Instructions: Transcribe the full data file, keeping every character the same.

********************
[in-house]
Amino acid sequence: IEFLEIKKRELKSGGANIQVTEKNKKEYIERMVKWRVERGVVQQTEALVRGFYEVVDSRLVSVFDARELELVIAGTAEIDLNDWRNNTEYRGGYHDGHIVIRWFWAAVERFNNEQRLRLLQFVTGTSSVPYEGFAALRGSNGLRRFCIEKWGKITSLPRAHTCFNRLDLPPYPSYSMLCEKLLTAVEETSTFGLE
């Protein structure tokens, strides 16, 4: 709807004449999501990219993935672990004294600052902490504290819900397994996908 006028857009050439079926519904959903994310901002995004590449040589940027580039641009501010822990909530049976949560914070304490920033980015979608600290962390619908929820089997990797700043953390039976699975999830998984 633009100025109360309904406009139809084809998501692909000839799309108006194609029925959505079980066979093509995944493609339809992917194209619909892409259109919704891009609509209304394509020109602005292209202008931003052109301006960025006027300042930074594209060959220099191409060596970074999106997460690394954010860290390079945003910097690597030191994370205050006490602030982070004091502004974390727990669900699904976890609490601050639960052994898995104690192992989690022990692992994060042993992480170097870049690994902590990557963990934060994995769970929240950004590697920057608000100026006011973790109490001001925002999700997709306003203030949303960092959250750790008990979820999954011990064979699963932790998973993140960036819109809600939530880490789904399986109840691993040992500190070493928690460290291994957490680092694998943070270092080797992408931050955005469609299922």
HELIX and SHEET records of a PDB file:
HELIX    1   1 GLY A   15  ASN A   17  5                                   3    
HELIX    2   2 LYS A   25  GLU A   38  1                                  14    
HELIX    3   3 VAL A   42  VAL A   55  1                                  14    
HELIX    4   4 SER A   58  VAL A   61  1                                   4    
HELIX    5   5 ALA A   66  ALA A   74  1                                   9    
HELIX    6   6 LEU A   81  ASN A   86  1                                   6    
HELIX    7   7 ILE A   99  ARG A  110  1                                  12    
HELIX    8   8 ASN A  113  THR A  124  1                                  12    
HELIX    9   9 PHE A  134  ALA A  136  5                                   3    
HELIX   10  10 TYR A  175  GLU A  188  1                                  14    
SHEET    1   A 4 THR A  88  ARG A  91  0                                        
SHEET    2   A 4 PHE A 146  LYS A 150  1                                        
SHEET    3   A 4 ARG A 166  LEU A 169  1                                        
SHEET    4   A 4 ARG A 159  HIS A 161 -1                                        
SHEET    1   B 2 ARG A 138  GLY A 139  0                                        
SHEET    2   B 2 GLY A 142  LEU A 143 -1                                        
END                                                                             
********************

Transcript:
[in-house]
Amino acid sequence: IEFLEIKKRELKSGGANIQVTEKNKKEYIERMVKWRVERGVVQQTEALVRGFYEVVDSRLVSVFDARELELVIAGTAEIDLNDWRNNTEYRGGYHDGHIVIRWFWAAVERFNNEQRLRLLQFVTGTSSVPYEGFAALRGSNGLRRFCIEKWGKITSLPRAHTCFNRLDLPPYPSYSMLCEKLLTAVEETSTFGLE
């Protein structure tokens, strides 16, 4: 709807004449999501990219993935672990004294600052902490504290819900397994996908 006028857009050439079926519904959903994310901002995004590449040589940027580039641009501010822990909530049976949560914070304490920033980015979608600290962390619908929820089997990797700043953390039976699975999830998984 633009100025109360309904406009139809084809998501692909000839799309108006194609029925959505079980066979093509995944493609339809992917194209619909892409259109919704891009609509209304394509020109602005292209202008931003052109301006960025006027300042930074594209060959220099191409060596970074999106997460690394954010860290390079945003910097690597030191994370205050006490602030982070004091502004974390727990669900699904976890609490601050639960052994898995104690192992989690022990692992994060042993992480170097870049690994902590990557963990934060994995769970929240950004590697920057608000100026006011973790109490001001925002999700997709306003203030949303960092959250750790008990979820999954011990064979699963932790998973993140960036819109809600939530880490789904399986109840691993040992500190070493928690460290291994957490680092694998943070270092080797992408931050955005469609299922």
HELIX and SHEET records of a PDB file:
HELIX    1   1 GLY A   15  ASN A   17  5                                   3    
HELIX    2   2 LYS A   25  GLU A   38  1                                  14    
HELIX    3   3 VAL A   42  VAL A   55  1                                  14    
HELIX    4   4 SER A   58  VAL A   61  1                                   4    
HELIX    5   5 ALA A   66  ALA A   74  1                                   9    
HELIX    6   6 LEU A   81  ASN A   86  1                                   6    
HELIX    7   7 ILE A   99  ARG A  110  1                                  12    
HELIX    8   8 ASN A  113  THR A  124  1                                  12    
HELIX    9   9 PHE A  134  ALA A  136  5                                   3    
HELIX   10  10 TYR A  175  GLU A  188  1                                  14    
SHEET    1   A 4 THR A  88  ARG A  91  0                                        
SHEET    2   A 4 PHE A 146  LYS A 150  1                                        
SHEET    3   A 4 ARG A 166  LEU A 169  1                                        
SHEET    4   A 4 ARG A 159  HIS A 161 -1                                        
SHEET    1   B 2 ARG A 138  GLY A 139  0                                        
SHEET    2   B 2 GLY A 142  LEU A 143 -1                                        
END                                                                             